Our project in Hurlingham Road was one of the first basement extensions in Fulham that Shape Architecture undertook in the borough. We have now completed and obtained planning permission for fifteen such Fulham basement extensions over the last few years. As such our portfolio of basement projects is diverse and our experience extensive. A number of our projects in other boroughs throughout London have recently reached completion. We have put together a brochure illustrating the fifteen basement projects to demonstrate our expertise in this sector and also to explain the issues and opportunities that arise in such projects. We recognise the importance of each project to our clients and hope that Shape Architecture stands out through its experience, creativity and technical know-how.
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Basement projects are most successful when they exploit the use of natural light. Out project in Hurlingham Road, Fulham, contains a two storey glazed box which is the principle feature of the design and serves to bring a significant amount of daylight into both the basement level and the ground floor. A stair links the ground floor, and basement level together set within the glass box. The movement between the two spaces centres on light and views outward. The connection between the basement, ground floor and garden is an emphasised design principle.
Since building this basement in Fulham, several clients have sought to replicate the approach of incorporating a glass cube with a feature stair. In each case, we have worked around this brief by developing the design approach in different ways. In another Fulham basement extension, for example, the stair sits within the glass box in much the same way. A difference, however, can be found with a more open plan layout. In this example as soon as one enters the house, the stair and the garden beyond are especially prominent.
The basement floor plan accommodates a family room at the garden side giving onto the light well and glass cube. Ancillary spaces such as plant, utility and WC are to the heart of the plan; in these spaces, natural light is more absent. To the street side, a media room is located. It is a usual and practical layout to find the support rooms in the middle of the basement floor plan with the other more social spaces benefiting from daylight and natural ventilation at each end of the basement. We have also designed many Fulham basement extensions with a third light well in the middle of the floor plan and also a feature stair that both serve to bring daylight and views of the sky into the middle heart of the basement. In these cases, we have found success in executing these features into the living space.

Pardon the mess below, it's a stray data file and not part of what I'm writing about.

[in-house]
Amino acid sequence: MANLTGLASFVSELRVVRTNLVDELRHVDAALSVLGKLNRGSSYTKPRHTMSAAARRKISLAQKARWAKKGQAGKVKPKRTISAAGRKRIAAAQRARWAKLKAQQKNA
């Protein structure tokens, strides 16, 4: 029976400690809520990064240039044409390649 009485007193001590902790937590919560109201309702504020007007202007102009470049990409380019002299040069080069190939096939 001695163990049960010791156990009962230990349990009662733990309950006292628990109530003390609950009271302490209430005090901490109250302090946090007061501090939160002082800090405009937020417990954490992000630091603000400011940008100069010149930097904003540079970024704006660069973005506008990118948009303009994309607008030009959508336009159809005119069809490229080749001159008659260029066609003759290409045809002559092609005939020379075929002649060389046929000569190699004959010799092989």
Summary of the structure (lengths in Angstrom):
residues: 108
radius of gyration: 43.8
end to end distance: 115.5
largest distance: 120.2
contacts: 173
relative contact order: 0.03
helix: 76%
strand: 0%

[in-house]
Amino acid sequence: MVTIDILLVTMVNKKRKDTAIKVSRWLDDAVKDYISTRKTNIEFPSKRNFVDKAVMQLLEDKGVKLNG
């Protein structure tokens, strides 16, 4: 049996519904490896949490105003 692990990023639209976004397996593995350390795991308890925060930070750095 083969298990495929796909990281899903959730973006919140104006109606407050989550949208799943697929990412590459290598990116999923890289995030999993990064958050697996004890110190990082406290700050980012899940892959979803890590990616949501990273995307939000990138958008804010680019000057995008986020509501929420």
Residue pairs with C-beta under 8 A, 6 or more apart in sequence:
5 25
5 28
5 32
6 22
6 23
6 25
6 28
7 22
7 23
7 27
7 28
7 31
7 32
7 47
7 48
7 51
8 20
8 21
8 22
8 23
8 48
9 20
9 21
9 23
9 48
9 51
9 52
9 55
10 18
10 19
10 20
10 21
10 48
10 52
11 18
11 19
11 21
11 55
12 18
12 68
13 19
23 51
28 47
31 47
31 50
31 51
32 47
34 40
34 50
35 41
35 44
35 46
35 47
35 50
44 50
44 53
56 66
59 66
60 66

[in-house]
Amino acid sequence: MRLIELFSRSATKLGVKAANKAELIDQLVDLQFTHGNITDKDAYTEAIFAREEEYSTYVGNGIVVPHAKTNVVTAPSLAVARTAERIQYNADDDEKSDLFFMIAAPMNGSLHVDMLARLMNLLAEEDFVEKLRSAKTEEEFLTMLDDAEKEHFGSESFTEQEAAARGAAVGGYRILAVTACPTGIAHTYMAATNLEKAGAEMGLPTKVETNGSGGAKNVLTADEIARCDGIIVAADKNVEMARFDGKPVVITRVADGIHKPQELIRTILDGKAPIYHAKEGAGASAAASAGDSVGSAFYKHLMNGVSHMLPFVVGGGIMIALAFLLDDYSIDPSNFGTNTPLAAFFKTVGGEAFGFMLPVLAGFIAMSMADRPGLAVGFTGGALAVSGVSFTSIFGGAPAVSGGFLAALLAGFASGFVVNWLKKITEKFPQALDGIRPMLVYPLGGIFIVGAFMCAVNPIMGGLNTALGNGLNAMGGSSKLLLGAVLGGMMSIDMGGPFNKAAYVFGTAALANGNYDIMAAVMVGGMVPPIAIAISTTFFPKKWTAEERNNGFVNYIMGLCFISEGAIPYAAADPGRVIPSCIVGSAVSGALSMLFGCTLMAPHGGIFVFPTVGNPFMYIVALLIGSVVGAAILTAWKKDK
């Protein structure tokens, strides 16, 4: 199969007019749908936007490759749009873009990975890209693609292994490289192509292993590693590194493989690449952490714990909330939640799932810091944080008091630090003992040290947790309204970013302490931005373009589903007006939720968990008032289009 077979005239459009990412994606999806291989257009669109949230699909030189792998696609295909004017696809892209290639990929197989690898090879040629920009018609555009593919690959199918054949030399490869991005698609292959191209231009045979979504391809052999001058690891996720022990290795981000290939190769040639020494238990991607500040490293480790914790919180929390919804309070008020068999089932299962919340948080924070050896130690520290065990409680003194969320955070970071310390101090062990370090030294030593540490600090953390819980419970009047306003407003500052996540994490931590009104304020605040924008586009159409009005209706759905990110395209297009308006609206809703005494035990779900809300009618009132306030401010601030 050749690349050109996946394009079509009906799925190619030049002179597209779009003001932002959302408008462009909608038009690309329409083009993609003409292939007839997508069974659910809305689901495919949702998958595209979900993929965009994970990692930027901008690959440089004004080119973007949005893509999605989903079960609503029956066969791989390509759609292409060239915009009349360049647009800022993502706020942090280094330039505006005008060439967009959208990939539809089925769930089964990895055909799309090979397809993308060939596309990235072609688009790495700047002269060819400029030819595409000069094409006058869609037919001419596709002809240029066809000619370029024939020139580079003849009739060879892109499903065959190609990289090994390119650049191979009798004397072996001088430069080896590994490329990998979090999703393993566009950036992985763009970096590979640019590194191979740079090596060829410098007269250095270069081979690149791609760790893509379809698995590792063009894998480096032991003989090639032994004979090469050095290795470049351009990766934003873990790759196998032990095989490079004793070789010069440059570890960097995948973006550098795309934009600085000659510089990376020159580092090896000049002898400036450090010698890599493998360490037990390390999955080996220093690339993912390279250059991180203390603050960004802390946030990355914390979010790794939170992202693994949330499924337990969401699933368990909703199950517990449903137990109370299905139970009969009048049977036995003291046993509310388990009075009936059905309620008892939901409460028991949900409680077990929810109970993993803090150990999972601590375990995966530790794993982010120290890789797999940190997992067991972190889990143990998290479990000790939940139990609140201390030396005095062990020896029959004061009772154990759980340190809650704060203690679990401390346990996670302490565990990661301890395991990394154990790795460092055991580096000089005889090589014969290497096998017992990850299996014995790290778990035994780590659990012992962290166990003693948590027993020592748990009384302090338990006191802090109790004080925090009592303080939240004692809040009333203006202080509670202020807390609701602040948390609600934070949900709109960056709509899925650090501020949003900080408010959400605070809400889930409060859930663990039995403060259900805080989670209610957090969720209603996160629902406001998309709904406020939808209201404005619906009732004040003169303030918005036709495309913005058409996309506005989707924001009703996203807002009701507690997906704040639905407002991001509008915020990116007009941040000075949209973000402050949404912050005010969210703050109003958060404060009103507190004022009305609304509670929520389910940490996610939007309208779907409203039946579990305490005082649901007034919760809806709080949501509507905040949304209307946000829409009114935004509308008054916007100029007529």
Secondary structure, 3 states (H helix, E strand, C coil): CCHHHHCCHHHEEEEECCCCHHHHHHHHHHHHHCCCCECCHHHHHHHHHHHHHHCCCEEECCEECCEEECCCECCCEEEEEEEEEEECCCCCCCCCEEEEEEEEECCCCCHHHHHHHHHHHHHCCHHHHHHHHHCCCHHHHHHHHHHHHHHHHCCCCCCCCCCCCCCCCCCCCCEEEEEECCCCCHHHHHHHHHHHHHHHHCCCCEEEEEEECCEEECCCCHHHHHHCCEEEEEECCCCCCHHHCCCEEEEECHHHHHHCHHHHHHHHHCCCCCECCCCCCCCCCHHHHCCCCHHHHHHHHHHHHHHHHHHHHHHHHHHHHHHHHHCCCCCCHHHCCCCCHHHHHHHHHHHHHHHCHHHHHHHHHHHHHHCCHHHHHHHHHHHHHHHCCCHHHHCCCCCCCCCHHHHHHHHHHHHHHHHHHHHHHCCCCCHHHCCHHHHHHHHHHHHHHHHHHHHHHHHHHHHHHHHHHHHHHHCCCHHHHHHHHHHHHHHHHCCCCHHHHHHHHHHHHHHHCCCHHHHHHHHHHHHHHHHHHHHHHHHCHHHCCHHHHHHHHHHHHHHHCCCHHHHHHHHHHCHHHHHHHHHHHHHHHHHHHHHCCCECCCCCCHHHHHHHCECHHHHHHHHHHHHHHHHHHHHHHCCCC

At ground floor, In addition to the existing corridor, a successful feature is the incorporation of a second link between the front reception room and the garden-side kitchen and dining room. It provides views of the rear garden from the front reception room and as with other projects in Fulham, can be lined with books, or even be the head of a stair down to the basement. We have designed projects with both approaches in basement projects in Fulham.
As with many such projects, the open plan configuration is achievable through the incorporation of a sprinkler system which developed and agreed with building control complies with building regulations allowing further openness. On-site currently in St Dunstan’s Road Fulham, is another basement extension that has a glass box with stair at its heart. At St. Dunstan’s the focus is on large open plan spaces at the basement and also on ground floor. A mist system rather than sprinklers enables the execution of this design; technology is providing a solution to allow a suitable means of escape and building regulation compliance. As a practice, we ensure that we update our technical design approach to reflect such developments in technology and being a practice well known for basement extensions across London we are well integrated into a variety of professional organisations and suppliers to enable us to be at the forefront of the technical design of basements.
Access to the garden across the light well is via a structural glass platform. A ‘glass bridge’ with glass balustrading often sits over the lightwell, surrounded by voids to the basement floor below. A wider glass platform is sometimes used in combination with steel grilles, to eradicate the need for additional balustrading.
Working as architects in Fulham, the Hurlingham Road basement project contains many features that we have continued to explore and develop in subsequent projects proving a valuable example within our portfolio.